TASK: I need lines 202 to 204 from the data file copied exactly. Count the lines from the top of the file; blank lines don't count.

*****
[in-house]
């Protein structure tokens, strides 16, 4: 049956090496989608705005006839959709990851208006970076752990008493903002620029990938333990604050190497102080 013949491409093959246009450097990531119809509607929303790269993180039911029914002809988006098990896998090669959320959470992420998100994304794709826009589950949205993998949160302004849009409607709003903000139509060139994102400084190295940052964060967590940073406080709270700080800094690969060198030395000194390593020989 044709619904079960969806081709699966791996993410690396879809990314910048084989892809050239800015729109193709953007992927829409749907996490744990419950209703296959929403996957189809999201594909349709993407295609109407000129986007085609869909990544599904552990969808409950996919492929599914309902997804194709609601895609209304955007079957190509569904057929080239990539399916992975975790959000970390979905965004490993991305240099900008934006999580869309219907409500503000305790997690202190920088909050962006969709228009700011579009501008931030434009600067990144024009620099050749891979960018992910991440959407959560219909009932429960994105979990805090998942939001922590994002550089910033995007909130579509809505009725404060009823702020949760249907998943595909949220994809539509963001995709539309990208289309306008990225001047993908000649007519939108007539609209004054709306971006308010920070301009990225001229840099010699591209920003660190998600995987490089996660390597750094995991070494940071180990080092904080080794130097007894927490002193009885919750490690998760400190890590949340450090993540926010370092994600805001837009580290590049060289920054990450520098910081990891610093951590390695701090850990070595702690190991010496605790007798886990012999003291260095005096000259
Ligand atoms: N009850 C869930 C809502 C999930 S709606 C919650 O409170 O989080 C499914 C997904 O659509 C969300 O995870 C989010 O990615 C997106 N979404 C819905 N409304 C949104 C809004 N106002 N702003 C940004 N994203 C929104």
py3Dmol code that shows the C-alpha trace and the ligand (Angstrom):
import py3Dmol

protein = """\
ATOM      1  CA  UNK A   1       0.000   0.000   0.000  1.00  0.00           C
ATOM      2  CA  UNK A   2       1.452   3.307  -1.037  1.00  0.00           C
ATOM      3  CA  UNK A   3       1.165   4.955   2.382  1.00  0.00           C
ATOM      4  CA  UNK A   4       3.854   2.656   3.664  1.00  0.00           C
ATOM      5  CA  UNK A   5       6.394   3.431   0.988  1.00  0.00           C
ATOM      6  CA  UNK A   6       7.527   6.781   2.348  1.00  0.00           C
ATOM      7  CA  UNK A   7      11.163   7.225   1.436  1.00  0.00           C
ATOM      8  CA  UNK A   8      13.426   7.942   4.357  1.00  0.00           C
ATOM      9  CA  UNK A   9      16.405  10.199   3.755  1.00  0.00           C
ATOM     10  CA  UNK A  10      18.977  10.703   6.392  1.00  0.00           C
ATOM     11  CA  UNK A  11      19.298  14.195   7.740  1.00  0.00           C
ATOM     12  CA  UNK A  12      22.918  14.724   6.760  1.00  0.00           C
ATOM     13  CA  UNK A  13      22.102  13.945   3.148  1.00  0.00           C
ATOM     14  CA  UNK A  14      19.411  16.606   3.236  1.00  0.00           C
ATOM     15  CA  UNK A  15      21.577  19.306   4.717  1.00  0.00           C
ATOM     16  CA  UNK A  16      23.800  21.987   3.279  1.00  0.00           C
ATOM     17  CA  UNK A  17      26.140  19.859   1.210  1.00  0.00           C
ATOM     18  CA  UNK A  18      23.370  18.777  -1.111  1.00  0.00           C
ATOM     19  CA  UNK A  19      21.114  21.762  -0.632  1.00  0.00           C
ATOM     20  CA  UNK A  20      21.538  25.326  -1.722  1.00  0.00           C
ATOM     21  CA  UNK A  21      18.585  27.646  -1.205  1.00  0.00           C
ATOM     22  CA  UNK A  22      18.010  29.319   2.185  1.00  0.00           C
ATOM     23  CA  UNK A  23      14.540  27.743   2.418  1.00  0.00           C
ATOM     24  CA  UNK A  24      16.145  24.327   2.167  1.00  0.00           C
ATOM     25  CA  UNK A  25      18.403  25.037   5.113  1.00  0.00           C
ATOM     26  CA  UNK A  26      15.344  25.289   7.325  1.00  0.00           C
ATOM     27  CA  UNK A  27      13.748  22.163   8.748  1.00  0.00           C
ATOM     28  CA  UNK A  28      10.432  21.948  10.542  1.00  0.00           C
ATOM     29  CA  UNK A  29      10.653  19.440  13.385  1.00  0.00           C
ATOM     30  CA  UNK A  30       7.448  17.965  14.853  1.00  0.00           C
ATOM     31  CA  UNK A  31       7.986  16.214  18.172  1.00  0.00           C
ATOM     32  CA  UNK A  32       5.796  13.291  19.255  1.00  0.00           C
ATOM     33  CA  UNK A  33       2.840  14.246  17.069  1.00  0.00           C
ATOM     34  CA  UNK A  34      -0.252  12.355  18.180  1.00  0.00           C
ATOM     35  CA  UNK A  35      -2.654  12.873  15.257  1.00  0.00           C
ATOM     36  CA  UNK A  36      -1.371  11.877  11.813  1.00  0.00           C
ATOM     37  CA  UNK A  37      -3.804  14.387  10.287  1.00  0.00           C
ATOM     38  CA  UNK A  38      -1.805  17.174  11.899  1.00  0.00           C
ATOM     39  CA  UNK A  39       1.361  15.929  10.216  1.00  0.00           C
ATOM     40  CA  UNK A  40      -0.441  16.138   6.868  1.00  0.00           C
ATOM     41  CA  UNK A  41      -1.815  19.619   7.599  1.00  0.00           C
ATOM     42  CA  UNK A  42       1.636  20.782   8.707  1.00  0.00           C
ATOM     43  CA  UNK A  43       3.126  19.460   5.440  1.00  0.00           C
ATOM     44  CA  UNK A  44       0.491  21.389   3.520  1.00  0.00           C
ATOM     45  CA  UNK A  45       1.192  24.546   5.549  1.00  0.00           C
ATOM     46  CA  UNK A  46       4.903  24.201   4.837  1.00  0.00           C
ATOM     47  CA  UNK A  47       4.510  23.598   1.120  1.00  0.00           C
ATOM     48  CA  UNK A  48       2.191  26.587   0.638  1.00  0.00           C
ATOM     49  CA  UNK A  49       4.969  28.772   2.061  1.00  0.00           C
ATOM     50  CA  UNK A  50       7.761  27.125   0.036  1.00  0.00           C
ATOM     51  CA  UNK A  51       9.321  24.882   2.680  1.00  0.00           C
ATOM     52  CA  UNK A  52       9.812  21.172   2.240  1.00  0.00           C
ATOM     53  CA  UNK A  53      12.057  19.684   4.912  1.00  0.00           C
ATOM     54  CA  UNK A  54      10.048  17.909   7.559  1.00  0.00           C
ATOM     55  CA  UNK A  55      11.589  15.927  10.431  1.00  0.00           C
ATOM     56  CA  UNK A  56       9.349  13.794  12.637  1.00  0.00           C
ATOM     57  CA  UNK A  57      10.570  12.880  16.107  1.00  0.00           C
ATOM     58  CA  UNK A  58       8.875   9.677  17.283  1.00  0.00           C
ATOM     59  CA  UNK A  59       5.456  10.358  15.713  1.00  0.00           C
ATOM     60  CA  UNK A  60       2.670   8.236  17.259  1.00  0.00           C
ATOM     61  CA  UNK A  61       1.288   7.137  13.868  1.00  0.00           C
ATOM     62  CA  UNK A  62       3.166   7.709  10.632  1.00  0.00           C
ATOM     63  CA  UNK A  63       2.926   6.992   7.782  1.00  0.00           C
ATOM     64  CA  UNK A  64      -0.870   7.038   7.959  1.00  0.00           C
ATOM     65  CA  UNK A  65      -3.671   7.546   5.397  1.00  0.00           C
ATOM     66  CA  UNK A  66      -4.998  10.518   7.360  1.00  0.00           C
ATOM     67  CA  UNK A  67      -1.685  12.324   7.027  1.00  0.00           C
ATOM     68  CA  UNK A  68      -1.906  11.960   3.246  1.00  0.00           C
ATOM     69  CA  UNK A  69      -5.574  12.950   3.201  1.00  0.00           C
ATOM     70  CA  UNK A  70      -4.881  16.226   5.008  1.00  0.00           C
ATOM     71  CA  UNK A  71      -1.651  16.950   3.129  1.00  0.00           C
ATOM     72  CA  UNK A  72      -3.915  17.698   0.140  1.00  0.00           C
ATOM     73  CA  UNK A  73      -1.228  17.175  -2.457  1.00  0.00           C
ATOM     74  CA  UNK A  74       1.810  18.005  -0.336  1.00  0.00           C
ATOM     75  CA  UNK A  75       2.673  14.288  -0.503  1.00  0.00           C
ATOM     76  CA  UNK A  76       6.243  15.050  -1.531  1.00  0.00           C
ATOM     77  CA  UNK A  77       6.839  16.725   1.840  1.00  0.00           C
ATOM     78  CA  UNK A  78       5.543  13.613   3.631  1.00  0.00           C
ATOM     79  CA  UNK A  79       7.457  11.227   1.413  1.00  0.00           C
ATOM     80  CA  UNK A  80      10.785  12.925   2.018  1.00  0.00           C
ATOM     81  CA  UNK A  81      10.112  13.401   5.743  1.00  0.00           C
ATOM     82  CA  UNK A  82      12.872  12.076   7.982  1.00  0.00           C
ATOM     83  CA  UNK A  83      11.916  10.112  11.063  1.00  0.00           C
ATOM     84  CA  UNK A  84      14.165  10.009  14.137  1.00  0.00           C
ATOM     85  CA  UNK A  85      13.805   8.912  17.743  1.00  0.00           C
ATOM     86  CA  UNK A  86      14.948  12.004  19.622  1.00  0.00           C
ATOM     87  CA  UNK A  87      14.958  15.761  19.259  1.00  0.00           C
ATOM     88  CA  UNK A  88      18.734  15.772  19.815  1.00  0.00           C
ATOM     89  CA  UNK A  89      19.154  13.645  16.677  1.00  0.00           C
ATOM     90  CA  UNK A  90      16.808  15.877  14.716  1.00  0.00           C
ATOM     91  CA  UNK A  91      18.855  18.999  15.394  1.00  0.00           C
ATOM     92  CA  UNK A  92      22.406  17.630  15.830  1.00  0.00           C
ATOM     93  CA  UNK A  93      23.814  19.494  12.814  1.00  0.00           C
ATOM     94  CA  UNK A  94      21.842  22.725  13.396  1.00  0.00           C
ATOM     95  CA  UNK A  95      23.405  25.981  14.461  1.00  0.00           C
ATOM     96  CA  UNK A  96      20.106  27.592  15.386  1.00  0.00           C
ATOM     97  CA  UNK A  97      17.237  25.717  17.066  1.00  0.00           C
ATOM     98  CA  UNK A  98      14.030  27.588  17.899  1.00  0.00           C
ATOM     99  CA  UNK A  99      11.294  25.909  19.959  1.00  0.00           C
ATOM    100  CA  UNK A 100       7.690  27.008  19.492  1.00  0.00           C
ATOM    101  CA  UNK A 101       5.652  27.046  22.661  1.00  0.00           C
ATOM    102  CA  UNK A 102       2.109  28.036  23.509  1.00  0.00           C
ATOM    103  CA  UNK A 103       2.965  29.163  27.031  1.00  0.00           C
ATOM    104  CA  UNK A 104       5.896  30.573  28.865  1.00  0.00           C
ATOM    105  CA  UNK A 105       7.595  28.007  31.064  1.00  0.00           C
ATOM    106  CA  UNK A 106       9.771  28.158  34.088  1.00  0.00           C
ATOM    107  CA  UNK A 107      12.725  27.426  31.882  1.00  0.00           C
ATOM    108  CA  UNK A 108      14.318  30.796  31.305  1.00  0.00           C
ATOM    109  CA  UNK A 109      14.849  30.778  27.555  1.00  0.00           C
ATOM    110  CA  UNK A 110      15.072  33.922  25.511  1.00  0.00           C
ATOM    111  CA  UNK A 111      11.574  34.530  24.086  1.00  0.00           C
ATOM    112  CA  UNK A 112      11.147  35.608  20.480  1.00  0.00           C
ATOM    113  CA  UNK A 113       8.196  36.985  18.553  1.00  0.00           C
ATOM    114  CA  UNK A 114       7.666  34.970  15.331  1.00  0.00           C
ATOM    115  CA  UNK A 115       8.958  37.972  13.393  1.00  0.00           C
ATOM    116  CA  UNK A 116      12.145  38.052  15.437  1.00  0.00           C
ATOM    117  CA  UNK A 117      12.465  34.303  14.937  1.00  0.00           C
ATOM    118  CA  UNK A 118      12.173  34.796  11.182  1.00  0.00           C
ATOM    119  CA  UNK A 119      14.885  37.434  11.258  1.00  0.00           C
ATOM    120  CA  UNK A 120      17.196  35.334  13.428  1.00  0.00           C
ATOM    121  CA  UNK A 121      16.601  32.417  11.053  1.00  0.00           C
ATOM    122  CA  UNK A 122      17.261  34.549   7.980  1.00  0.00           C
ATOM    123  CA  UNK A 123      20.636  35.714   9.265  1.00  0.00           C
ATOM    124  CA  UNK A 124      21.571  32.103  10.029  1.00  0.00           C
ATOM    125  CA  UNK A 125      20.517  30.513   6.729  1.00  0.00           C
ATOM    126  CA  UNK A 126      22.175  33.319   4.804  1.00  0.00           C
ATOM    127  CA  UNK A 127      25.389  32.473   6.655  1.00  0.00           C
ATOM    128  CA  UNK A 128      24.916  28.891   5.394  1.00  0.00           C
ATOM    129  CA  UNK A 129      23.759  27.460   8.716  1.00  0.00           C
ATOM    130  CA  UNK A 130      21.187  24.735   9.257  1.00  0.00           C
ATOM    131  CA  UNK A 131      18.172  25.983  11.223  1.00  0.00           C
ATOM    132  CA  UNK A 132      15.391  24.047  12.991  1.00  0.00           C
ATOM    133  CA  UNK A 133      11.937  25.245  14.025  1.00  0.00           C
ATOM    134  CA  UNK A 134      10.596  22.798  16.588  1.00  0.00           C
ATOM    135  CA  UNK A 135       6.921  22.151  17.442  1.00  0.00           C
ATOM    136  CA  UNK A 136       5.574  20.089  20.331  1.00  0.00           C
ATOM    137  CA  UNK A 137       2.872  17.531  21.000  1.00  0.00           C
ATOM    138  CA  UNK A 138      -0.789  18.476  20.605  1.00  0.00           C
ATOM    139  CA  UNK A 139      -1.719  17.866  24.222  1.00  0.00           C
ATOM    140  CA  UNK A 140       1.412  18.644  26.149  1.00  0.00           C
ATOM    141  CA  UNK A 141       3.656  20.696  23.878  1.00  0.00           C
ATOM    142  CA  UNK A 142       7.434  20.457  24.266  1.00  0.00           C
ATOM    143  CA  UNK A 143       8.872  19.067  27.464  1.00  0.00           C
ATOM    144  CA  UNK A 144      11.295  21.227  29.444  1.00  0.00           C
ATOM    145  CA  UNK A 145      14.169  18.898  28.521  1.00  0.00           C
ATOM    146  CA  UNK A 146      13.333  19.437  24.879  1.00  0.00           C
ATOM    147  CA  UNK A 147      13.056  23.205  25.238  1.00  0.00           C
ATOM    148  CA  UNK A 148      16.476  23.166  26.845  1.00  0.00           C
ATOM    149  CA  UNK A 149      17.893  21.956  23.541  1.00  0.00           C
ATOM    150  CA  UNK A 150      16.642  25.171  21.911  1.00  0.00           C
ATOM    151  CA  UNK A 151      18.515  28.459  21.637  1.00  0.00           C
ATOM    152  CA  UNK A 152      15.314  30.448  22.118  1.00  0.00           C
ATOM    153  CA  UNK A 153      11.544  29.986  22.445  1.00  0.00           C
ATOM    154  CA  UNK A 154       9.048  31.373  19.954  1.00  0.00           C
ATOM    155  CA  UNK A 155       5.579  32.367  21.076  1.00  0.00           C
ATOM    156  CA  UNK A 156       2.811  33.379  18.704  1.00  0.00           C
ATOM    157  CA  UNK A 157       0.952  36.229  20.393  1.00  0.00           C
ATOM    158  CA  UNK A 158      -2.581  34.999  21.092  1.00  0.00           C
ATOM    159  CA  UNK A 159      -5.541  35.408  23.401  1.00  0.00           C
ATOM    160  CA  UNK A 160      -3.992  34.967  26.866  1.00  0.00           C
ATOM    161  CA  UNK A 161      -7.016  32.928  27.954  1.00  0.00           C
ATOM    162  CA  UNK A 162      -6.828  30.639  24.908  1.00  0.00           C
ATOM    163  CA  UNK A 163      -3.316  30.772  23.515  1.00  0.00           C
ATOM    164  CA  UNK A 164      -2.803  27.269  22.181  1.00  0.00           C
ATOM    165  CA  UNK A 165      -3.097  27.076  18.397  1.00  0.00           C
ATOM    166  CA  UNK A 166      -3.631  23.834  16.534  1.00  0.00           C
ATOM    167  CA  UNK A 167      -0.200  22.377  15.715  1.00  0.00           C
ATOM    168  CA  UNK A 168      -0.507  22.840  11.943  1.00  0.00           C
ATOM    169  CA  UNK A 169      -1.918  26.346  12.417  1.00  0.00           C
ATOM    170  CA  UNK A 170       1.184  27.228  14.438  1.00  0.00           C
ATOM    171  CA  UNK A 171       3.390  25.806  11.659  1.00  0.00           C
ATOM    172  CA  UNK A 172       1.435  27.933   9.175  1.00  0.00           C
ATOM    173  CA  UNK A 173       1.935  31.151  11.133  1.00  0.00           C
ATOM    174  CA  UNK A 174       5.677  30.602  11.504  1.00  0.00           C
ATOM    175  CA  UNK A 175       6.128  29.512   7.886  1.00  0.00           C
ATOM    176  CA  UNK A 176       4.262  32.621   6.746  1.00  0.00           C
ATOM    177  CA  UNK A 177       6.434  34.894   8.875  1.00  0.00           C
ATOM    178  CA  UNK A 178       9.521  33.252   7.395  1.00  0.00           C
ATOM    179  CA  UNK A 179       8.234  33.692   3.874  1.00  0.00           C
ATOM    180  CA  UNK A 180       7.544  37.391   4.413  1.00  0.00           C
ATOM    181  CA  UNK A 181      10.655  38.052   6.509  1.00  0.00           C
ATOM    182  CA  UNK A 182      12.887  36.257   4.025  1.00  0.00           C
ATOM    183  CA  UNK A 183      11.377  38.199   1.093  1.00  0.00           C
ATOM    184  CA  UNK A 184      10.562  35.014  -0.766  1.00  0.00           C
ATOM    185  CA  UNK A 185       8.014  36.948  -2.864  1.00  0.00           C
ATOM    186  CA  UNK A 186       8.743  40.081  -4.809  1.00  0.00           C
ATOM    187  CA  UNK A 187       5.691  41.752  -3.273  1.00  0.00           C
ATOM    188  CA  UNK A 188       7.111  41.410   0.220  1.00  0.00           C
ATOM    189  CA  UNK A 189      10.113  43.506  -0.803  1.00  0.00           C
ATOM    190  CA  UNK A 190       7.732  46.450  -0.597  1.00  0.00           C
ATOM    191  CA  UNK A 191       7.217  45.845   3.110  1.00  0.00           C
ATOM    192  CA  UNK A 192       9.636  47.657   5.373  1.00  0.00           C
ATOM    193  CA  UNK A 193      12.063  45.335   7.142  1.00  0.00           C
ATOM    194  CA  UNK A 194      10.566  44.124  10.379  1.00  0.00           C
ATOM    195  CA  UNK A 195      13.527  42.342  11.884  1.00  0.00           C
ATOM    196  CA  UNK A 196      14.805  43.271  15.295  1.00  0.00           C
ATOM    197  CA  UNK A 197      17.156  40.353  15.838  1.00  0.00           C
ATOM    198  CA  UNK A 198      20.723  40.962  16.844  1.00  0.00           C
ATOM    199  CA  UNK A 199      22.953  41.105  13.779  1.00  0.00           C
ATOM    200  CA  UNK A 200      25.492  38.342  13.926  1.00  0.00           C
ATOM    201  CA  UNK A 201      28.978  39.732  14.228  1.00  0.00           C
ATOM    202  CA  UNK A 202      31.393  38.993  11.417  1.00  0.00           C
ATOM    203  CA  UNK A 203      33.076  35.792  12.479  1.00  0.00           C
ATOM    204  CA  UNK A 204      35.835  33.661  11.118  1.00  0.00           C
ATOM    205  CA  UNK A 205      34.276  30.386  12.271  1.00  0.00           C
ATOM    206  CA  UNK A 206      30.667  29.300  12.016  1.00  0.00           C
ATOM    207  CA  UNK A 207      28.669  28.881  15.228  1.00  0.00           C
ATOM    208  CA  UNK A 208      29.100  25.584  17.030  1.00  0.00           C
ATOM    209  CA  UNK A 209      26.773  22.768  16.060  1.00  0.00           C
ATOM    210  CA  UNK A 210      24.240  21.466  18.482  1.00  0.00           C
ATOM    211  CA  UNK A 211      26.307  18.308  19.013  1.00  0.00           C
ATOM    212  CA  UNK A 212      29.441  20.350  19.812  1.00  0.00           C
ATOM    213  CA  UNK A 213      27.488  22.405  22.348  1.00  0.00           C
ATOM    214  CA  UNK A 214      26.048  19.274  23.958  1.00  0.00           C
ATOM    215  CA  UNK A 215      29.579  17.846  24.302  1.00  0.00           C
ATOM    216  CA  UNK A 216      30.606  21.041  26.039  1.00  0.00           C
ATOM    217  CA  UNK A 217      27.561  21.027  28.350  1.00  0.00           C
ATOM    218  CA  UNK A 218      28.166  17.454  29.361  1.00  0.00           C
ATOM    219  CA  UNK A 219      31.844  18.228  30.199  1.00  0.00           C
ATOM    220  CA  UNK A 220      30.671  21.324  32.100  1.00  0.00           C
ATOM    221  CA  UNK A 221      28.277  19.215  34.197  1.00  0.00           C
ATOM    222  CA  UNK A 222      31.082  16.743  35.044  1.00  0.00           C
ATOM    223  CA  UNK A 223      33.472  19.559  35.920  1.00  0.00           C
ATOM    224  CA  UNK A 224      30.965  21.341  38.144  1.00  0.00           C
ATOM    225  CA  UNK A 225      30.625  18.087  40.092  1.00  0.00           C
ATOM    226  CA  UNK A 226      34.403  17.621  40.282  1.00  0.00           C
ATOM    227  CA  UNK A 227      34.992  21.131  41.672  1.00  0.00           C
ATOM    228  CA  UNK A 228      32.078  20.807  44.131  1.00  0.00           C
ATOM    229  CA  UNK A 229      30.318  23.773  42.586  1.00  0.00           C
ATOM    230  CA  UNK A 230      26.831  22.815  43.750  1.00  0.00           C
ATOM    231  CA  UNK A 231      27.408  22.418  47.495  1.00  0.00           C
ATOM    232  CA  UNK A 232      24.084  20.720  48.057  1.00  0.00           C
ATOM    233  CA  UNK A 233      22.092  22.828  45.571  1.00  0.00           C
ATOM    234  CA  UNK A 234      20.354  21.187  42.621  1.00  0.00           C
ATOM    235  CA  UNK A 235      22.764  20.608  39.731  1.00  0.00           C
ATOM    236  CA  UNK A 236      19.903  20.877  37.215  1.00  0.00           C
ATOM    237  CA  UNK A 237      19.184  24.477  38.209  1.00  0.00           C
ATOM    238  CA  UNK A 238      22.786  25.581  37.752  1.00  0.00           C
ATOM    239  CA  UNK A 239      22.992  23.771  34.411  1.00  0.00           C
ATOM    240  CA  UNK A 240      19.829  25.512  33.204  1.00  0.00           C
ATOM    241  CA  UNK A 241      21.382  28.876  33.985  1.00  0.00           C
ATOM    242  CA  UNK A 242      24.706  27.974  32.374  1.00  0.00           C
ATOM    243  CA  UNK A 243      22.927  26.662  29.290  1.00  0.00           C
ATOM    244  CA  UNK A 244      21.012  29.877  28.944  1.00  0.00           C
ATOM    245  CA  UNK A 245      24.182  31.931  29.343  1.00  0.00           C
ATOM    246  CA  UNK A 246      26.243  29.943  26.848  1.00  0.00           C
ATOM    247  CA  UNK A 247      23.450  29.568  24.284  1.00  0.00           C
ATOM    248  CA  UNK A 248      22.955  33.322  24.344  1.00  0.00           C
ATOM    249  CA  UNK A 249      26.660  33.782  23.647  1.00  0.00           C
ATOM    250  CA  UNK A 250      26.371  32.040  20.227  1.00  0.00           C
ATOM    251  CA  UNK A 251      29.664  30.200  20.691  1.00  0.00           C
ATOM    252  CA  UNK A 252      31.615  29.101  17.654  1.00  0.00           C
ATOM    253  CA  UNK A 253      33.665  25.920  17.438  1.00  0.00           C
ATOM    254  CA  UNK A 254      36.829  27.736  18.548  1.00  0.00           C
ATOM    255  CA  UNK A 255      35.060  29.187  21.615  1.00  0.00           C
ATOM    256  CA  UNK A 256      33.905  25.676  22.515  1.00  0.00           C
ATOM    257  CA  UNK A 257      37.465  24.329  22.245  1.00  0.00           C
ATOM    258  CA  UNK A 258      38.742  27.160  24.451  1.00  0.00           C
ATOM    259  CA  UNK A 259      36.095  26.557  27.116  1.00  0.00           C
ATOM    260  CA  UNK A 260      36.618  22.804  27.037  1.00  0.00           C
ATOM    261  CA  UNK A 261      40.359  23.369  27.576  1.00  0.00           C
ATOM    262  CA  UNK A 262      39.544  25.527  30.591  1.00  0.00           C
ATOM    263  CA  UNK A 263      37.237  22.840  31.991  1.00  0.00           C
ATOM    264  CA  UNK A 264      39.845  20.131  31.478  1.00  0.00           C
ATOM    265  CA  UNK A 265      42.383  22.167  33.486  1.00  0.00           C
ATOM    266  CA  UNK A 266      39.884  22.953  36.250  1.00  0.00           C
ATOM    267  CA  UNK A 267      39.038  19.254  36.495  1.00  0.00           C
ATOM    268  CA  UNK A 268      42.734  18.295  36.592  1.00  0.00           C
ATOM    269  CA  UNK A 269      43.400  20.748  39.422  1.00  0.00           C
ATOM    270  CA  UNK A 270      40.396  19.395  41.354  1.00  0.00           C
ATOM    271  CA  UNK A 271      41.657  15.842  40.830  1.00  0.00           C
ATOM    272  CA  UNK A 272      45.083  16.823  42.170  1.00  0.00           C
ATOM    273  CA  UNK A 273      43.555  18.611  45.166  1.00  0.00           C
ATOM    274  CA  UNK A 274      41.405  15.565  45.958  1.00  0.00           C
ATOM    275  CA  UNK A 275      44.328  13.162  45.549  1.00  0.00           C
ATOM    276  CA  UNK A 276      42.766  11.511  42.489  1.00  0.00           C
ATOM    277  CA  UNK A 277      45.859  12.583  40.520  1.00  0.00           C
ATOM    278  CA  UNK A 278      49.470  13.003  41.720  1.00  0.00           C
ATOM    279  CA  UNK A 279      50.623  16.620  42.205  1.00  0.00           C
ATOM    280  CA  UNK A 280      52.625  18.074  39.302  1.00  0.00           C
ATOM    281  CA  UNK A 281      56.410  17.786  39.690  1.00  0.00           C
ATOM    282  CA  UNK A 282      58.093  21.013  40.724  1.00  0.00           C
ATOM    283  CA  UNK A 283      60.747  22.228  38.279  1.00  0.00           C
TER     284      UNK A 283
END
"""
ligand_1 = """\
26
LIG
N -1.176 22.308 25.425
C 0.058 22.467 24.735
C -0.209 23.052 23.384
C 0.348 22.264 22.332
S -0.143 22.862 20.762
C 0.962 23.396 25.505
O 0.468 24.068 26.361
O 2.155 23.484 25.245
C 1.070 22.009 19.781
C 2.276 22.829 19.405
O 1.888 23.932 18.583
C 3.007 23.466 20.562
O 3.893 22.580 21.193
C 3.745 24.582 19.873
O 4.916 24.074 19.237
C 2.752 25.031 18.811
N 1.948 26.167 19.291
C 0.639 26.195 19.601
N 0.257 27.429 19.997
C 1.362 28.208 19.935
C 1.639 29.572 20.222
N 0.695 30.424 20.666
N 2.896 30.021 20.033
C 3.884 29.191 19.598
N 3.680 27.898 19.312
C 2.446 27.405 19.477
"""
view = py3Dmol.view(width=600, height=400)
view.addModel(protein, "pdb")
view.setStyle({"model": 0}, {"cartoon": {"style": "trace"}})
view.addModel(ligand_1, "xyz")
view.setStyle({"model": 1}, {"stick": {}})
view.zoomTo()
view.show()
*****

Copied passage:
ATOM    196  CA  UNK A 196      14.805  43.271  15.295  1.00  0.00           C
ATOM    197  CA  UNK A 197      17.156  40.353  15.838  1.00  0.00           C
ATOM    198  CA  UNK A 198      20.723  40.962  16.844  1.00  0.00           C